I went for a walk around the village this afternoon to see how far it extends. I was invited to sit and drink Pito with a local family. Silvenus runs the petrol station and Alice brews Pito herself. It is fermented millet with yeast which they scrape off the top of the carafe before pouring into a bowl made of half a gourd called a Calabash.  I learned a little more of the local language from them and spent a while enjoying the unseasonably cooler late afternoon sunshine. After a second bowl as a welcome drink from Peter, who joined us, I decided to leave them and walk home. I don't think this was a particularly alcoholic version otherwise I would have  struggled to find my way! It was so good to exchange more than Dzemani (Good Evening, I'm fine tuning my greetings as they change from one day to the next!) with a local family. I think they would oblige me by sitting for some photos in the future. I am gathering suitable subjects and families for a project or two. On my way home I passed a number of young girls carrying large bowls going to the borehole for water. We are very lucky to have a reliable supply running water in the house.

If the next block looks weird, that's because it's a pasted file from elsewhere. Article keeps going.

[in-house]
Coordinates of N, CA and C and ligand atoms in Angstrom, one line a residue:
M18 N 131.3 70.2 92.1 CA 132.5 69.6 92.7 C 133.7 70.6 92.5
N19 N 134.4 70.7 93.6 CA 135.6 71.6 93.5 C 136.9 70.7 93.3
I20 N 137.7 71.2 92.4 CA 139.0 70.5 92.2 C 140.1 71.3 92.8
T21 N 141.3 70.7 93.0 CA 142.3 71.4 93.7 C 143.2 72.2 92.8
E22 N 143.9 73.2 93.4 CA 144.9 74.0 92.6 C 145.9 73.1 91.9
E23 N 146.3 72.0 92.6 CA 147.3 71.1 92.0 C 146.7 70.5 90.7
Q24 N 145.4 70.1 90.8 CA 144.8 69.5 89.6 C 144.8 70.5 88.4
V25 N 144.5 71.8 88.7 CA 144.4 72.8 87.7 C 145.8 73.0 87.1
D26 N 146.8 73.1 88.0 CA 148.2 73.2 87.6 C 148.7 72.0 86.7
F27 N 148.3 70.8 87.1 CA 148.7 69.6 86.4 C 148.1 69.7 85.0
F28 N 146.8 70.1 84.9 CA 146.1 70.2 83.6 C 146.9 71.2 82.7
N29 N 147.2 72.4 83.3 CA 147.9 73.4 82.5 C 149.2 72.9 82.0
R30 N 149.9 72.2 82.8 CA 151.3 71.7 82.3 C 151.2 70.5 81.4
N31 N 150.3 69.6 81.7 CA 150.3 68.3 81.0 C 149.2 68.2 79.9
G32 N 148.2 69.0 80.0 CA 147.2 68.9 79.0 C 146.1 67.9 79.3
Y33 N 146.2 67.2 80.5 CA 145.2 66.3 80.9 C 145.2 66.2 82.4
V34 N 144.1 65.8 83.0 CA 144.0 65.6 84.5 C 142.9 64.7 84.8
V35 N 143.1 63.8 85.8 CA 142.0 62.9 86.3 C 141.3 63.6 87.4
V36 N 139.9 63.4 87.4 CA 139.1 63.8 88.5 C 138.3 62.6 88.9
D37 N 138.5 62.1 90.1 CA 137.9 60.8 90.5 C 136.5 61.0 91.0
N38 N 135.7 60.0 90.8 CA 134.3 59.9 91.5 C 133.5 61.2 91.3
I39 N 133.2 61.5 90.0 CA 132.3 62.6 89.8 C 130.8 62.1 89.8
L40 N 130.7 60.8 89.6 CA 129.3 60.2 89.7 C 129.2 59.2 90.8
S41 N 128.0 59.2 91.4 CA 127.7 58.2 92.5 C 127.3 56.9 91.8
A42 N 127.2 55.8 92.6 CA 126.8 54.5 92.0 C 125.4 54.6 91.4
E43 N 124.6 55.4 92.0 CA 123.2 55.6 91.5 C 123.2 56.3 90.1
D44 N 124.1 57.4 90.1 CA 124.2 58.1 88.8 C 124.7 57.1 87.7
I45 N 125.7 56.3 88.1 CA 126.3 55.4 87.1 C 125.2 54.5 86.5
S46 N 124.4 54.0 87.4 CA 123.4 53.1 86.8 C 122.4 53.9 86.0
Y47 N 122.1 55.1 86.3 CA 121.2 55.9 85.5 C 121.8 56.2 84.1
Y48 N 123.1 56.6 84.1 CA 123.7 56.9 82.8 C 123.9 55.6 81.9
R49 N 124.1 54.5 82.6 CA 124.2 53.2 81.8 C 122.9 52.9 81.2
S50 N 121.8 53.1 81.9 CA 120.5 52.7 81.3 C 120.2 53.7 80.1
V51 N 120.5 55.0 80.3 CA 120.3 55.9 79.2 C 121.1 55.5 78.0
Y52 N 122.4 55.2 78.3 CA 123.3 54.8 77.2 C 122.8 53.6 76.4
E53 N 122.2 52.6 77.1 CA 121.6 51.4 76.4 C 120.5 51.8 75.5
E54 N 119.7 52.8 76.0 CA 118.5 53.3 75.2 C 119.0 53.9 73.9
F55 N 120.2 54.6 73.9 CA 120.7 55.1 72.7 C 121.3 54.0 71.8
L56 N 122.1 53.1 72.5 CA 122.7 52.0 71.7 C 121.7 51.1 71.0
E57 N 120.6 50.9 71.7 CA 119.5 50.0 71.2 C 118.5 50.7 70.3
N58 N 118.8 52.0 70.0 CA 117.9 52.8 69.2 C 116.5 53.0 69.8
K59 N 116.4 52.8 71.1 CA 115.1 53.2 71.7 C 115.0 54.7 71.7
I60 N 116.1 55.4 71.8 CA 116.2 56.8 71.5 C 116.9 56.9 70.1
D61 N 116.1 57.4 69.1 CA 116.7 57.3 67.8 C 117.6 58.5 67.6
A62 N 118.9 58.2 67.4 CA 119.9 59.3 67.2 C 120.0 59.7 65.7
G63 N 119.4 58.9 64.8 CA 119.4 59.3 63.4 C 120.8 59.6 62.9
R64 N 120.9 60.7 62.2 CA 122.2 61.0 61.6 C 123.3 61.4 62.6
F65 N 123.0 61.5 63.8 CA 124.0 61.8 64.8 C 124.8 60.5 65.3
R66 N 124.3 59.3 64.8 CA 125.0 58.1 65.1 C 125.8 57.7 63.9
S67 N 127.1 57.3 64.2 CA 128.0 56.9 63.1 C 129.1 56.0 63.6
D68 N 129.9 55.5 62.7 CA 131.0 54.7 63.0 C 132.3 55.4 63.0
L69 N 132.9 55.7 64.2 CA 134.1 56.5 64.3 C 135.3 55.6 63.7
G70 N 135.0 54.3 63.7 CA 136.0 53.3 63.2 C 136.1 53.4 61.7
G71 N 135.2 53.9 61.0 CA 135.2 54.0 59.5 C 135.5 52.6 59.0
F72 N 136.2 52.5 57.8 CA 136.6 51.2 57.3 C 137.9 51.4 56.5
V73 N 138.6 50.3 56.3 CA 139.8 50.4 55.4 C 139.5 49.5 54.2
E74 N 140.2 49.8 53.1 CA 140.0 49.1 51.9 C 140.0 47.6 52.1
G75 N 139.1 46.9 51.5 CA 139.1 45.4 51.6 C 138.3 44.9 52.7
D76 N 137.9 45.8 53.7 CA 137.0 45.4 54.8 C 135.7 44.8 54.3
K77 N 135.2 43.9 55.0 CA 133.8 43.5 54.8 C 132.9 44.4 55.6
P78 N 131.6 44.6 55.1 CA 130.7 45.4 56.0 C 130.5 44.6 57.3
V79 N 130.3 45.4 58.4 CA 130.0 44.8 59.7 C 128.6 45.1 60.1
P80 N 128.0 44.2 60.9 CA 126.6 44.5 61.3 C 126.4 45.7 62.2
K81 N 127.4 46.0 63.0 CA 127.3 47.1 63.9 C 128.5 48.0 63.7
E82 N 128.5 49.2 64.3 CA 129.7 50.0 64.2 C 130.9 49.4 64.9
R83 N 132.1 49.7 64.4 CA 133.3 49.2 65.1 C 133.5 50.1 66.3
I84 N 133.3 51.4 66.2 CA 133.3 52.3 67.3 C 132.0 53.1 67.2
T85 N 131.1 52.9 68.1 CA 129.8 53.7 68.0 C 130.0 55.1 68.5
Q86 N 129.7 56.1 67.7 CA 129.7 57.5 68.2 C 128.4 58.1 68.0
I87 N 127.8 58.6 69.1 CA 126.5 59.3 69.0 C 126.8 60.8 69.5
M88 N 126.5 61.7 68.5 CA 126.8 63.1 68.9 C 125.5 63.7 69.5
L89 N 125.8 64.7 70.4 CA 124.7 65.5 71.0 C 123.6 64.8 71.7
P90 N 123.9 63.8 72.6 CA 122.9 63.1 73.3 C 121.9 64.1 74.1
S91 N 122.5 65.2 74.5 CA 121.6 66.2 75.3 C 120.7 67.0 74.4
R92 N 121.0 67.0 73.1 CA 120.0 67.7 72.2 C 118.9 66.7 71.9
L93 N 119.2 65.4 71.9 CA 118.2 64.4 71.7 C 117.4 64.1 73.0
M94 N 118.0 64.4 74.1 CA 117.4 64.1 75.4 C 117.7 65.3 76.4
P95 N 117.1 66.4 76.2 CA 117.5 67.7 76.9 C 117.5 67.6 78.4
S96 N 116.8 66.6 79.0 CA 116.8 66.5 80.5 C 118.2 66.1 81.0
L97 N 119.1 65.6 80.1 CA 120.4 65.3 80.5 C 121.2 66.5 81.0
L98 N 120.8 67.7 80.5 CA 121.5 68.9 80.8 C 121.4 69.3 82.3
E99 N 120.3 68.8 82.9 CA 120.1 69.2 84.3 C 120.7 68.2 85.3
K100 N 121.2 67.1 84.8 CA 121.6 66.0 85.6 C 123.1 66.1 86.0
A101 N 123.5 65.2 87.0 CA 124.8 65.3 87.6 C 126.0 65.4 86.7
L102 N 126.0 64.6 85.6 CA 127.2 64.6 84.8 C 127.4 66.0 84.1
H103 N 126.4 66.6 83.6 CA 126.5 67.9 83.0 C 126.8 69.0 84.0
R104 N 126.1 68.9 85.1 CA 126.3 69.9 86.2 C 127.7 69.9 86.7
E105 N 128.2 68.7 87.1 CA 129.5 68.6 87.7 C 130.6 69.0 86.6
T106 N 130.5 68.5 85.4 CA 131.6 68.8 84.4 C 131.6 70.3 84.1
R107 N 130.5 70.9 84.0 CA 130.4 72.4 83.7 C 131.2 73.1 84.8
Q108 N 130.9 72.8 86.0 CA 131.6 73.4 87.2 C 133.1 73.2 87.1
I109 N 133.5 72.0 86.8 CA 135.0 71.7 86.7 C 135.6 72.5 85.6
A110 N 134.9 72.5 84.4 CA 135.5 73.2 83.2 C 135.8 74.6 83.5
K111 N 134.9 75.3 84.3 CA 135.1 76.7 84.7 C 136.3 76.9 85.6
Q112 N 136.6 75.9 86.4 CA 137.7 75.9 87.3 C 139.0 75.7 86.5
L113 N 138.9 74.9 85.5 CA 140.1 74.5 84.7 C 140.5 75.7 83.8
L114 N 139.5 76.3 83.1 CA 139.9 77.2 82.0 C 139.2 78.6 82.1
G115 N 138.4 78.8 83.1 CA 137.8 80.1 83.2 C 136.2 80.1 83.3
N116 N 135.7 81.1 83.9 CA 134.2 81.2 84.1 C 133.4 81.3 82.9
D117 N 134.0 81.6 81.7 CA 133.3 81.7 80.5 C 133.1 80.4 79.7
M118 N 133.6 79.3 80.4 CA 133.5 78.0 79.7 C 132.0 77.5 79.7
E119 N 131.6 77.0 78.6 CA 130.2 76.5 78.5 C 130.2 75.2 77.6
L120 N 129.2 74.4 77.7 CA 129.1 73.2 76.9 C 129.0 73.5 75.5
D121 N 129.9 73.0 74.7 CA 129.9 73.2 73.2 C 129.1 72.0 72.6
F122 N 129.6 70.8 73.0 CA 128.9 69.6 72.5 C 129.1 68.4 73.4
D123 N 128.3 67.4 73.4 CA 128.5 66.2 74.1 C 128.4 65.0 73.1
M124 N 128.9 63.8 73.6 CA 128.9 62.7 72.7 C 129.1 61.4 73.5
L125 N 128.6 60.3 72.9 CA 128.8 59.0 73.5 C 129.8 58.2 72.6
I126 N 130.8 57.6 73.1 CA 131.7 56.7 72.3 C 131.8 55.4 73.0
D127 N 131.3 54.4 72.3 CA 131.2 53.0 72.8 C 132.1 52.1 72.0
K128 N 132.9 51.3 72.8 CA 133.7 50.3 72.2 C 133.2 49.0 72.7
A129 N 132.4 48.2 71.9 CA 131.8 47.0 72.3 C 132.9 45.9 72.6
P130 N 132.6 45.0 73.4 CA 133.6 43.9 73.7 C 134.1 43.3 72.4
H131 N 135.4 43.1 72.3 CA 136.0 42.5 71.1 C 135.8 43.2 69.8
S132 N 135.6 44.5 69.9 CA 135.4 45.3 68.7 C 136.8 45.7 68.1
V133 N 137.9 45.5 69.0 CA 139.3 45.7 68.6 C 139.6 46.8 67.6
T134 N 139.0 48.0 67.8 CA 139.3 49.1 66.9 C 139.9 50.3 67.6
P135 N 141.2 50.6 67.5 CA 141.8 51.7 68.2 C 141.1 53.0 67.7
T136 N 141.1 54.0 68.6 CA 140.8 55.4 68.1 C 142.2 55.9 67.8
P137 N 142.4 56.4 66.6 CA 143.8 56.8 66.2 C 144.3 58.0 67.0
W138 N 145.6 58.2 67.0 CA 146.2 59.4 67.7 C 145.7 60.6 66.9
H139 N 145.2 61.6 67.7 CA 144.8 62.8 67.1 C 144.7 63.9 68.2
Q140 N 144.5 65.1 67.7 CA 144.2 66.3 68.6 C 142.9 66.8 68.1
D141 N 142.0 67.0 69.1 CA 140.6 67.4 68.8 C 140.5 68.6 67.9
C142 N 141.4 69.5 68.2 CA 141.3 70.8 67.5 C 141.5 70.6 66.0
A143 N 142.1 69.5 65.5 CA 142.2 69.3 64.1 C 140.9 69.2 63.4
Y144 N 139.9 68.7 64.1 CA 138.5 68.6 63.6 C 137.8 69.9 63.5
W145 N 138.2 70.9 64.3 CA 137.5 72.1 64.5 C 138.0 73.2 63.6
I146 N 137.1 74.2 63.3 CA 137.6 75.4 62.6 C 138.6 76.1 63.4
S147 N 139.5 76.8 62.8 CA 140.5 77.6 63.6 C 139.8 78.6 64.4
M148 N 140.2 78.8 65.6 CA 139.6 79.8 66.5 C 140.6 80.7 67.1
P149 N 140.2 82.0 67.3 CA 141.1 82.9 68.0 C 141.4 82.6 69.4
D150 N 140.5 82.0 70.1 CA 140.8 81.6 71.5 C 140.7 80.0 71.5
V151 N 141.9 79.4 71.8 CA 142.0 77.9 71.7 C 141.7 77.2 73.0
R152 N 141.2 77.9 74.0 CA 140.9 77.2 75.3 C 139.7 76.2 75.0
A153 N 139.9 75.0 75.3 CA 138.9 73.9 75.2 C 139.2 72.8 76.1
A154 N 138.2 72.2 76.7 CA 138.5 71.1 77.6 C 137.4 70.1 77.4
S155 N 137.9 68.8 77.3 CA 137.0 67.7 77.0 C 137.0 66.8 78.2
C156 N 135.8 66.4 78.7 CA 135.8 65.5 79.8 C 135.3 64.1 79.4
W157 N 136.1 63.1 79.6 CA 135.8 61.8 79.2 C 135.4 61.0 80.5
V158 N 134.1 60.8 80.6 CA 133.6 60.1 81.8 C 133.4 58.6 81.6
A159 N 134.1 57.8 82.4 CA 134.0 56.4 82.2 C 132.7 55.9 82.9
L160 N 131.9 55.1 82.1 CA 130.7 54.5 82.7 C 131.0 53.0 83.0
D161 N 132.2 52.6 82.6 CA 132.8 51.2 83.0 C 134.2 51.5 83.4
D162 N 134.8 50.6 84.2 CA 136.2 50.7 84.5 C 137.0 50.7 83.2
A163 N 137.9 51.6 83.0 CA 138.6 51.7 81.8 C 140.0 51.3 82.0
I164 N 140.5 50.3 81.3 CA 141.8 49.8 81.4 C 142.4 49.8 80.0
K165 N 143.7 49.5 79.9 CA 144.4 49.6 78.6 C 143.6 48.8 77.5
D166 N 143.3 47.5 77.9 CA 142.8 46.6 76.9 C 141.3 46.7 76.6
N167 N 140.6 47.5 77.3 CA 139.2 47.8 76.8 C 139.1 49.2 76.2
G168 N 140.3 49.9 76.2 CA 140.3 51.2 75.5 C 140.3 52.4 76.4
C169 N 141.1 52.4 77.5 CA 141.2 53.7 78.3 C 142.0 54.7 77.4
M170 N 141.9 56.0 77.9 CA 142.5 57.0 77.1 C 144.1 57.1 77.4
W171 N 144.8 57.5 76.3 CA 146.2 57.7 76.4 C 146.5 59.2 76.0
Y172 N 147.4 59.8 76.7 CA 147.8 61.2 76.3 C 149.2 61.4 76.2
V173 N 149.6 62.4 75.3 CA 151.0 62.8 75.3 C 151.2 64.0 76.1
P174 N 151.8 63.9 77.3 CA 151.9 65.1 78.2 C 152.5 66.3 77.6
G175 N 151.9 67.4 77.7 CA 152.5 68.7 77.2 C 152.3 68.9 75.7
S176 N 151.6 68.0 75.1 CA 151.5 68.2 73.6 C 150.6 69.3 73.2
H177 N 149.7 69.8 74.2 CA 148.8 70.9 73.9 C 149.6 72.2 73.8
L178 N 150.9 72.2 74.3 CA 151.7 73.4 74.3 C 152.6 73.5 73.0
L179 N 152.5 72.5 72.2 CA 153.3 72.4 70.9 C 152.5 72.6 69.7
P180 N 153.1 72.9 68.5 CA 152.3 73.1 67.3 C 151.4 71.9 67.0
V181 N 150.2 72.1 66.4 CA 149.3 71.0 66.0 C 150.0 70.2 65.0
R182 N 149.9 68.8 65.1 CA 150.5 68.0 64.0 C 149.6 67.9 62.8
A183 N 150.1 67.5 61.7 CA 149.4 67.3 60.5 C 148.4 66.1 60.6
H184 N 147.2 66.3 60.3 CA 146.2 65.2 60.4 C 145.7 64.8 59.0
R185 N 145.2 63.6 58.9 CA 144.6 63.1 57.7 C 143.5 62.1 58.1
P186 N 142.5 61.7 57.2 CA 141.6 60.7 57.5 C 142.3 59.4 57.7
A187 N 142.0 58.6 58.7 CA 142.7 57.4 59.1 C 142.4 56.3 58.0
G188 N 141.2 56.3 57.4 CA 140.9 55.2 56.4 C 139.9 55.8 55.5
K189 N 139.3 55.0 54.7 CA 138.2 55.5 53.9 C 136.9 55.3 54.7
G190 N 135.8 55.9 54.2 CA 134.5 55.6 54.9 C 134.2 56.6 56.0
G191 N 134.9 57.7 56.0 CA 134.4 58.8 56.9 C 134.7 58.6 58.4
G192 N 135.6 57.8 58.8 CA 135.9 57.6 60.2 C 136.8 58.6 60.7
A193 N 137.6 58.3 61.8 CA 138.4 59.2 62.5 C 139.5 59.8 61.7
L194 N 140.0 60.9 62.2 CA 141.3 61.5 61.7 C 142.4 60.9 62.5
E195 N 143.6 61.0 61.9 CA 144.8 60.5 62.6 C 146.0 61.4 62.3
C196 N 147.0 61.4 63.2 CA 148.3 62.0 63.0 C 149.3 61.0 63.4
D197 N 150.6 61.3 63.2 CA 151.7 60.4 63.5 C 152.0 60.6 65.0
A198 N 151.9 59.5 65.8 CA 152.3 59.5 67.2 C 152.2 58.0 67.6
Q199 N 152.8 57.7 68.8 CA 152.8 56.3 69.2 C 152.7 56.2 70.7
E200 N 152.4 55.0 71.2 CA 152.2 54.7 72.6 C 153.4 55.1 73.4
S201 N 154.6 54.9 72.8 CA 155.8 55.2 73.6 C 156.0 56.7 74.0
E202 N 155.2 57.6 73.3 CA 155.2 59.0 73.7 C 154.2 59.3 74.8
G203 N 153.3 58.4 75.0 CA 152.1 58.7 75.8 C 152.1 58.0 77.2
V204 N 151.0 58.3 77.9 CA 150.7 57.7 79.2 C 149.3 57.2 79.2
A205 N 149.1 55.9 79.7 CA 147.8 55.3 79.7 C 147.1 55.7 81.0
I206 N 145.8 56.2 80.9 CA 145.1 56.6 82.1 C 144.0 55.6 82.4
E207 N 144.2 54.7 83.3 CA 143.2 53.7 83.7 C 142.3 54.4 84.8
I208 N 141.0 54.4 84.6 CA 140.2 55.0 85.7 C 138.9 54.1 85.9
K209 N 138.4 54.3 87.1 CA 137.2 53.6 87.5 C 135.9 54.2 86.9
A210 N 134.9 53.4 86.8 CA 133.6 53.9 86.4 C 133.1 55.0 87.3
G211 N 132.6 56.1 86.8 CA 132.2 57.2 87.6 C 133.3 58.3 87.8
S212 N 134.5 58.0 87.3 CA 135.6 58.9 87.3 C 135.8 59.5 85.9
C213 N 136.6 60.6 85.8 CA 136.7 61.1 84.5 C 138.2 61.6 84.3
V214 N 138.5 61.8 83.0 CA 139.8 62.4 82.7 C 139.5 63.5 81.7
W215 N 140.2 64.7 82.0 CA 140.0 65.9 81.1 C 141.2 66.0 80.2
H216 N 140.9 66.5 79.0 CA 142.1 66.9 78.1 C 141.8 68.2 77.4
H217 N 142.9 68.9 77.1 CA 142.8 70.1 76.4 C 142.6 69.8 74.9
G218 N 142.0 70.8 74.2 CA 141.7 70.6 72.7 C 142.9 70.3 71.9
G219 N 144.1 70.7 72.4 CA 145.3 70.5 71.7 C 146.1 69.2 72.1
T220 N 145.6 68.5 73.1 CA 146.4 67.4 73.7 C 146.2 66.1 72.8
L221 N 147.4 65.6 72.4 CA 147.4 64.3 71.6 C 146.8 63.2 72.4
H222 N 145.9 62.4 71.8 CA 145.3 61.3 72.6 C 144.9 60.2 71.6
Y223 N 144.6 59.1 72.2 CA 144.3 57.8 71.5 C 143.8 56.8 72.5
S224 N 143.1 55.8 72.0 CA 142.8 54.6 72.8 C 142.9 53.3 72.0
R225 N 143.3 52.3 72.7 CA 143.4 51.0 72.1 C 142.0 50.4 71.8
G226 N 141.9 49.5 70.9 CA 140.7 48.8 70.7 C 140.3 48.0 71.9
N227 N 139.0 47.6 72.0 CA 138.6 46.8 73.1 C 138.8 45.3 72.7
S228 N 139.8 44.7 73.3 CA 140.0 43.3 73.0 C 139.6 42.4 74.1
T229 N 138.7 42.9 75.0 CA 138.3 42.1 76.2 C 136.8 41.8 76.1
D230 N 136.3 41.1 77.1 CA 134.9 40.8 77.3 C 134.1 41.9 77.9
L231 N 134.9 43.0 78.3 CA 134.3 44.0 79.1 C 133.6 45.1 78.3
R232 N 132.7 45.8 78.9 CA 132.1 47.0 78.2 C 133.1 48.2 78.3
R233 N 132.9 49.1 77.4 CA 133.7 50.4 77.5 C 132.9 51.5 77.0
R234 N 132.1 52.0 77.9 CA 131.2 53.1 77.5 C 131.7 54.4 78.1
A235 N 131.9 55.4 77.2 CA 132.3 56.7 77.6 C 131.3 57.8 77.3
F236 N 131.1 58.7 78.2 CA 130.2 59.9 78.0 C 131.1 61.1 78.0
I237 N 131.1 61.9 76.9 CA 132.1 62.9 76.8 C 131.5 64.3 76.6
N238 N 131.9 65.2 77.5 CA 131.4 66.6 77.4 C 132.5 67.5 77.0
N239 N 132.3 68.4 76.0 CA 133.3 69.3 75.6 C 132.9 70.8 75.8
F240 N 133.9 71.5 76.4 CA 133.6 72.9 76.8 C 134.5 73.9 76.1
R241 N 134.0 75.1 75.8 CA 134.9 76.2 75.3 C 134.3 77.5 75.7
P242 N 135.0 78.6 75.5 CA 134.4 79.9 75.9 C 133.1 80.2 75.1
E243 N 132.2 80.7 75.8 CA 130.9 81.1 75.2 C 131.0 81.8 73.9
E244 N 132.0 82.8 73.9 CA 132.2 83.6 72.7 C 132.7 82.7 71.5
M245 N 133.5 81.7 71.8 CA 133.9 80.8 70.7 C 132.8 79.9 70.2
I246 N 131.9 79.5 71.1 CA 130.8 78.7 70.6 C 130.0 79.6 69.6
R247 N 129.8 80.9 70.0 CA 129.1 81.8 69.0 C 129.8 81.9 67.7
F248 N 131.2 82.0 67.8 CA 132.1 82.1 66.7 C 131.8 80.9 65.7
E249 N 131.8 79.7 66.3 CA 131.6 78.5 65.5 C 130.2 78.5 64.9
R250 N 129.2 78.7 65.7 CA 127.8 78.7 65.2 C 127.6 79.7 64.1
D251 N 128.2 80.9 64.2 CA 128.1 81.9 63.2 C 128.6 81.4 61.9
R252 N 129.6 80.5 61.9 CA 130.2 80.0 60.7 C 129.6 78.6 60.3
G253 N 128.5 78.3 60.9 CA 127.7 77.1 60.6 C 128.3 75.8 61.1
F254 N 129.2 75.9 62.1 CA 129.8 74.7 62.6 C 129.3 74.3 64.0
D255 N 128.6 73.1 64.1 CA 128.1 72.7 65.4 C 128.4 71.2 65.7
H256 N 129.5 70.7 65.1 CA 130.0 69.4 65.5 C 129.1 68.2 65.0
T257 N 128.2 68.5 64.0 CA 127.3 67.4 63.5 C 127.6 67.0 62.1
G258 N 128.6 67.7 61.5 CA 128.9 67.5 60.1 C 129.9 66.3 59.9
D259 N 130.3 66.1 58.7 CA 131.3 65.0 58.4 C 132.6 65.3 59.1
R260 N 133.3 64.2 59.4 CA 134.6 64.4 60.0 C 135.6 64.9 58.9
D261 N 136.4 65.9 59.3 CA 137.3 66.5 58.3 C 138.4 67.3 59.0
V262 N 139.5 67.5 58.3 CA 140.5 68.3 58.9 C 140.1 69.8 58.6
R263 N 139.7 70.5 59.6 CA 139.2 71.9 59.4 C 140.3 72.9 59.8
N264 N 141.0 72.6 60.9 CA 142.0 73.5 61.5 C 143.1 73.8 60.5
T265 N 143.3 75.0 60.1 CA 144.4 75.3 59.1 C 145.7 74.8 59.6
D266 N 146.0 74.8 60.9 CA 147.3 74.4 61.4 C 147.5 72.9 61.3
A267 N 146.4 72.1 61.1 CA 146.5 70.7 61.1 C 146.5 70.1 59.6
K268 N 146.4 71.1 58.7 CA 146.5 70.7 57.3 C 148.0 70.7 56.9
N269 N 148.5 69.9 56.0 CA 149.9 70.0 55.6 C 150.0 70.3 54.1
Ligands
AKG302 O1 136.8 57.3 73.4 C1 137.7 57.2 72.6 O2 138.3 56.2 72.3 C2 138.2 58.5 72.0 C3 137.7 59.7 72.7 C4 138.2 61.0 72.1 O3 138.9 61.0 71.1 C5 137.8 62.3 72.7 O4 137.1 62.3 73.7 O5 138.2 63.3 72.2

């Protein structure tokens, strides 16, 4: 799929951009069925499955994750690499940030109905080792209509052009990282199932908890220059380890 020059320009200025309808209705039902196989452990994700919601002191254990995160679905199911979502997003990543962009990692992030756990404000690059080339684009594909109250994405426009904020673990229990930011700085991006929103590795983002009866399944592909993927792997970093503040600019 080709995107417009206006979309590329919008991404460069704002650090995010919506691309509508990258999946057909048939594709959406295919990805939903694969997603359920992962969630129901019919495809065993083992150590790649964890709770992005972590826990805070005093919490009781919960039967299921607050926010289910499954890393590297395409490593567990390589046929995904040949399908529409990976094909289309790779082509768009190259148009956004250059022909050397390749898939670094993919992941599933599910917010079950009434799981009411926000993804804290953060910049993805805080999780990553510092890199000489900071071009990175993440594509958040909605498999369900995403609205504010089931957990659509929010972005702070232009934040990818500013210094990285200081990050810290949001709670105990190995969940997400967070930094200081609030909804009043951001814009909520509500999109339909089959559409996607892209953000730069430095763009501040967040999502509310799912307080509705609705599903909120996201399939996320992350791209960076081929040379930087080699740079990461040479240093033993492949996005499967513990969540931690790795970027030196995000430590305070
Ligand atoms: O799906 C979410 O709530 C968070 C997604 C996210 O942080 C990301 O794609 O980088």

I am looking forward to going to work in the morning! I can't remember saying that in a while

Friday, 25 February 2011

Global Warming !

It rained last night weirdly as we are nowhere near the wet season. It made for a mildly refreshing early morning that didn't last. Laura and I are now shouting across the room to each other as another downpour is thundering on the tin roof! It smells amazing. We haven't moved today because of the heat so tomorrow I shall be up at the cock crow to get some washing done.